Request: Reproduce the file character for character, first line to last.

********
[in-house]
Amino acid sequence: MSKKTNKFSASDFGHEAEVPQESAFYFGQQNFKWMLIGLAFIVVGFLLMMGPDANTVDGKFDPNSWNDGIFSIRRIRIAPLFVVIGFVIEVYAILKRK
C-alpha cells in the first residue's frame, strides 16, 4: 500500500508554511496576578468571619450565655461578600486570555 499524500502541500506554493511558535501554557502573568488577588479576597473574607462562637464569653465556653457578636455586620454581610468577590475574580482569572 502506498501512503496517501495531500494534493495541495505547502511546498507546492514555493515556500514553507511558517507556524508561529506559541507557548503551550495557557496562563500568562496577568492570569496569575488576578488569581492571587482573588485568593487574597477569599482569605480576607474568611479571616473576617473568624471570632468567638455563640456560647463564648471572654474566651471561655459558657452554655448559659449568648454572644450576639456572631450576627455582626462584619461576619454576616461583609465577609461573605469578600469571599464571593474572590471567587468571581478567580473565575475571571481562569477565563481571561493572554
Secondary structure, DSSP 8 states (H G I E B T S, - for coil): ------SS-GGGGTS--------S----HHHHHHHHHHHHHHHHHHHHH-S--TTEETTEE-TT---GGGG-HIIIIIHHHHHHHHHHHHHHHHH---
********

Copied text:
[in-house]
Amino acid sequence: MSKKTNKFSASDFGHEAEVPQESAFYFGQQNFKWMLIGLAFIVVGFLLMMGPDANTVDGKFDPNSWNDGIFSIRRIRIAPLFVVIGFVIEVYAILKRK
C-alpha cells in the first residue's frame, strides 16, 4: 500500500508554511496576578468571619450565655461578600486570555 499524500502541500506554493511558535501554557502573568488577588479576597473574607462562637464569653465556653457578636455586620454581610468577590475574580482569572 502506498501512503496517501495531500494534493495541495505547502511546498507546492514555493515556500514553507511558517507556524508561529506559541507557548503551550495557557496562563500568562496577568492570569496569575488576578488569581492571587482573588485568593487574597477569599482569605480576607474568611479571616473576617473568624471570632468567638455563640456560647463564648471572654474566651471561655459558657452554655448559659449568648454572644450576639456572631450576627455582626462584619461576619454576616461583609465577609461573605469578600469571599464571593474572590471567587468571581478567580473565575475571571481562569477565563481571561493572554
Secondary structure, DSSP 8 states (H G I E B T S, - for coil): ------SS-GGGGTS--------S----HHHHHHHHHHHHHHHHHHHHH-S--TTEETTEE-TT---GGGG-HIIIIIHHHHHHHHHHHHHHHHH---